Digital Exhibition: 'We had experience of wonderful moments...'
In September 2021, a digital exhibition – everest1921.com – was launched in Belvedere House by renowned mountaineer and author, Frank Nugent. The exhibition, which was researched and designed by Ian Kenneally on behalf of Belvedere House and Westmeath County Council, commemorates the 1921 reconnaissance mission to Mount Everest, led by Charles Howard-Bury, who grew up in Charleville Castle, Ireland, and who resided at the nearby Belvedere House for much of his life.
Howard-Bury and his team, which was based in Tibet, created detailed maps of the area and gathered knowledge that proved immensely important to subsequent expeditions. Howard-Bury was awarded the 1922 Founder's Gold Medal of the Royal Geographical Society for his leadership of the expedition.
In this clip from the exhibition, mountaineer and historian Frank Nugent describes the dangers which the 1921 expedition faced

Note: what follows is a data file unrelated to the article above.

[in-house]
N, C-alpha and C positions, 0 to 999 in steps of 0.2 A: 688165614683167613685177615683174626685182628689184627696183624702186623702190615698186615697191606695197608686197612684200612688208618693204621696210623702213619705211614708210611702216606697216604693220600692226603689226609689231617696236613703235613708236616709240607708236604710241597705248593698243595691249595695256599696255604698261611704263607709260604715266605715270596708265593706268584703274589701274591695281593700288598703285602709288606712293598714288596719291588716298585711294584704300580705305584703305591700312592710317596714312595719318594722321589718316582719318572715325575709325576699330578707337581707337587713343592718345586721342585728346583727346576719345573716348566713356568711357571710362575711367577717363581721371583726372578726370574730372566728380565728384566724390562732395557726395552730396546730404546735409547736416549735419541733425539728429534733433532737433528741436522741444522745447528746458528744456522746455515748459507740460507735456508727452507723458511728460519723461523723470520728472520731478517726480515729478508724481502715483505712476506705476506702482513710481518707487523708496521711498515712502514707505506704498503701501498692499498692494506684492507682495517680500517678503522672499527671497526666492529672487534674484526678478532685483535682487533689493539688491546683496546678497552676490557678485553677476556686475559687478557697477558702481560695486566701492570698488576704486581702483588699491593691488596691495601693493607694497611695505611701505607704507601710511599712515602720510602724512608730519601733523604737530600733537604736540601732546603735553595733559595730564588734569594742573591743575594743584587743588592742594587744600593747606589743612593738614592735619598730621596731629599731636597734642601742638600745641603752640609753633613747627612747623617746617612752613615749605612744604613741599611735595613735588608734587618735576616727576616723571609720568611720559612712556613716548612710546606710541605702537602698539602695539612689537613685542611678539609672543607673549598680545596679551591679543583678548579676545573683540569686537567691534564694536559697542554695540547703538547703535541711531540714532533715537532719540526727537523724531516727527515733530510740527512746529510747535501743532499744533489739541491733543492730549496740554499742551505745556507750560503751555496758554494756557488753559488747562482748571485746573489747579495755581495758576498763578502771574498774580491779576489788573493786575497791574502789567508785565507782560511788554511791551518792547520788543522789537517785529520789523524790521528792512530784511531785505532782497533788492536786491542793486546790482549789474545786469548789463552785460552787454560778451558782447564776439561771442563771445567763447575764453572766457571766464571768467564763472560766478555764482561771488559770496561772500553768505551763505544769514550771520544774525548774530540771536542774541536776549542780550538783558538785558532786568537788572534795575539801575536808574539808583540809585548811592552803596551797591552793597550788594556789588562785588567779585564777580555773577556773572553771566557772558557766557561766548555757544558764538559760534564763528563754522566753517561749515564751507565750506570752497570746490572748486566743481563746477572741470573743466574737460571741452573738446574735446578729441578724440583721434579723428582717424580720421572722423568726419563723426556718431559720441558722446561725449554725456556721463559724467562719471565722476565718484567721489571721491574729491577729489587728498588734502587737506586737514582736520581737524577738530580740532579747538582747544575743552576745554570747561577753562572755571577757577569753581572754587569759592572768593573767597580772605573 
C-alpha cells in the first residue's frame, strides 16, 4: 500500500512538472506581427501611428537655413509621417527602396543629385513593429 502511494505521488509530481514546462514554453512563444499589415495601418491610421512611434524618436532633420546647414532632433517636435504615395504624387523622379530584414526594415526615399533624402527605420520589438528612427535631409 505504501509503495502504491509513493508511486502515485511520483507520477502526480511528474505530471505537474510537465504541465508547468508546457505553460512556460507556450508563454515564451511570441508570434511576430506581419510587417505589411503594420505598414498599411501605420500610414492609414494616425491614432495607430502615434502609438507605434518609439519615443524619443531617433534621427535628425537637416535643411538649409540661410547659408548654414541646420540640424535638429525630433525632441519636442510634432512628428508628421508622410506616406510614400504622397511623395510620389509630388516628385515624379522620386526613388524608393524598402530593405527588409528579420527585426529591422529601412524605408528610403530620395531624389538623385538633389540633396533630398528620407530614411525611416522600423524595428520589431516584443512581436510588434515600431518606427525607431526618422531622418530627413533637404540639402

The Depon [commander/governor] of Tingri Region, his Wife and her Mother. Howard-Bury later described the circumstances behind this photo: 'The Depon here, who was acting as the Governor of the place, was a nice young fellow and very cheery, and later on I got to know him very well and went over to his house and was entertained by him and his wife. He told me that the Tibetans still paid tribute to Nepal for all that part of the country, and that the amount they had to pay was the equivalent of 5,000 rupees per annum. The Nepalese kept a head-man at Tingri and another at Nyenyam to deal with all criminal cases and offences committed by Nepalese subjects when in Tibet. I found later on that the Tibetans were very frightened of the Nepalese, or of having any dealings with a Gurkha. I took photographs of the Depon's wife and all their children, and of his mother-in-law, which delighted them immensely; the wife at first was very shy of coming forward, but after many tears and protestations her husband finally induced her to be photographed... The officials, as a rule, have a long ear-ring, 4 or 5 inches long, of turquoises and pearls, suspended from the left ear, while in the right ear they wear a single turquoise of very good quality. Nearly every one carries a rosary, with which their hands are playing about the whole day.' (Marian Keaney/Westmeath Library Services: Howard-Bury Collection)